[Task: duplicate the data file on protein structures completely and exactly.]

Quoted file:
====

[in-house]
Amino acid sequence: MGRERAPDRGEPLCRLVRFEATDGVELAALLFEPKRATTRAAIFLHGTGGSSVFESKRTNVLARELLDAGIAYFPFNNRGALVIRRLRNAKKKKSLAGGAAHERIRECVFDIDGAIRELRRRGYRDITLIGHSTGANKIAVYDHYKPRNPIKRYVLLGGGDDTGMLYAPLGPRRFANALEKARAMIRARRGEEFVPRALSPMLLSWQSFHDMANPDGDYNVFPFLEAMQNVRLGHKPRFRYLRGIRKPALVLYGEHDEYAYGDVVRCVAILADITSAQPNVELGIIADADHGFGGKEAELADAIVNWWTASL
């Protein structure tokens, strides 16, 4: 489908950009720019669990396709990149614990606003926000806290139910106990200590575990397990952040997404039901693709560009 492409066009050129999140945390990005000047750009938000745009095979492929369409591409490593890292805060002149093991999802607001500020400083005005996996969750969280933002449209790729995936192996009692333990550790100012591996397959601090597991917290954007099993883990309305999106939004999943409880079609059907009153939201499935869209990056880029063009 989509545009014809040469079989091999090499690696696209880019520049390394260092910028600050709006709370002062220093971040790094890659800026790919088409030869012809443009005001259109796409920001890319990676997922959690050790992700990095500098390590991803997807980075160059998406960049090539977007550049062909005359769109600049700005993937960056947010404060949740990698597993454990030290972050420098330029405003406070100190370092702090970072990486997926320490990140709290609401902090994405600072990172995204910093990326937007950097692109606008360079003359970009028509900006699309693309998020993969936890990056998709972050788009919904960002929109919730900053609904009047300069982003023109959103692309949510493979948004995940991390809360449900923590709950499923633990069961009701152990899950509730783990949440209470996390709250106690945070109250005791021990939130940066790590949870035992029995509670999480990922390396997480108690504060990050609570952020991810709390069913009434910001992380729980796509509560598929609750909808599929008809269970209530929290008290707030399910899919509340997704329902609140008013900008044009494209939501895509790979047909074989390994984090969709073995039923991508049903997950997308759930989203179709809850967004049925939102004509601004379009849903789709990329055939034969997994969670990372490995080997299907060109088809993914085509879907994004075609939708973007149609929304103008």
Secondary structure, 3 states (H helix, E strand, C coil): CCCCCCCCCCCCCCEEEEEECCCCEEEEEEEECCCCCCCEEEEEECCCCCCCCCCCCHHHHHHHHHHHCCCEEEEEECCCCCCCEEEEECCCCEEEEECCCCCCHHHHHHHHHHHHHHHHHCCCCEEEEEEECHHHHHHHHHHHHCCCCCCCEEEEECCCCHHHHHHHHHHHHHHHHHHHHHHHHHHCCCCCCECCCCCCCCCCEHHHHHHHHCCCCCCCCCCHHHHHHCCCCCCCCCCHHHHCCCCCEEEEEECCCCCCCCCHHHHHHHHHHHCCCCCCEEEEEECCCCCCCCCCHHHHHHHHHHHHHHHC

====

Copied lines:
[in-house]
Amino acid sequence: MGRERAPDRGEPLCRLVRFEATDGVELAALLFEPKRATTRAAIFLHGTGGSSVFESKRTNVLARELLDAGIAYFPFNNRGALVIRRLRNAKKKKSLAGGAAHERIRECVFDIDGAIRELRRRGYRDITLIGHSTGANKIAVYDHYKPRNPIKRYVLLGGGDDTGMLYAPLGPRRFANALEKARAMIRARRGEEFVPRALSPMLLSWQSFHDMANPDGDYNVFPFLEAMQNVRLGHKPRFRYLRGIRKPALVLYGEHDEYAYGDVVRCVAILADITSAQPNVELGIIADADHGFGGKEAELADAIVNWWTASL
């Protein structure tokens, strides 16, 4: 489908950009720019669990396709990149614990606003926000806290139910106990200590575990397990952040997404039901693709560009 492409066009050129999140945390990005000047750009938000745009095979492929369409591409490593890292805060002149093991999802607001500020400083005005996996969750969280933002449209790729995936192996009692333990550790100012591996397959601090597991917290954007099993883990309305999106939004999943409880079609059907009153939201499935869209990056880029063009 989509545009014809040469079989091999090499690696696209880019520049390394260092910028600050709006709370002062220093971040790094890659800026790919088409030869012809443009005001259109796409920001890319990676997922959690050790992700990095500098390590991803997807980075160059998406960049090539977007550049062909005359769109600049700005993937960056947010404060949740990698597993454990030290972050420098330029405003406070100190370092702090970072990486997926320490990140709290609401902090994405600072990172995204910093990326937007950097692109606008360079003359970009028509900006699309693309998020993969936890990056998709972050788009919904960002929109919730900053609904009047300069982003023109959103692309949510493979948004995940991390809360449900923590709950499923633990069961009701152990899950509730783990949440209470996390709250106690945070109250005791021990939130940066790590949870035992029995509670999480990922390396997480108690504060990050609570952020991810709390069913009434910001992380729980796509509560598929609750909808599929008809269970209530929290008290707030399910899919509340997704329902609140008013900008044009494209939501895509790979047909074989390994984090969709073995039923991508049903997950997308759930989203179709809850967004049925939102004509601004379009849903789709990329055939034969997994969670990372490995080997299907060109088809993914085509879907994004075609939708973007149609929304103008």
Secondary structure, 3 states (H helix, E strand, C coil): CCCCCCCCCCCCCCEEEEEECCCCEEEEEEEECCCCCCCEEEEEECCCCCCCCCCCCHHHHHHHHHHHCCCEEEEEECCCCCCCEEEEECCCCEEEEECCCCCCHHHHHHHHHHHHHHHHHCCCCEEEEEEECHHHHHHHHHHHHCCCCCCCEEEEECCCCHHHHHHHHHHHHHHHHHHHHHHHHHHCCCCCCECCCCCCCCCCEHHHHHHHHCCCCCCCCCCHHHHHHCCCCCCCCCCHHHHCCCCCEEEEEECCCCCCCCCHHHHHHHHHHHCCCCCCEEEEEECCCCCCCCCCHHHHHHHHHHHHHHHC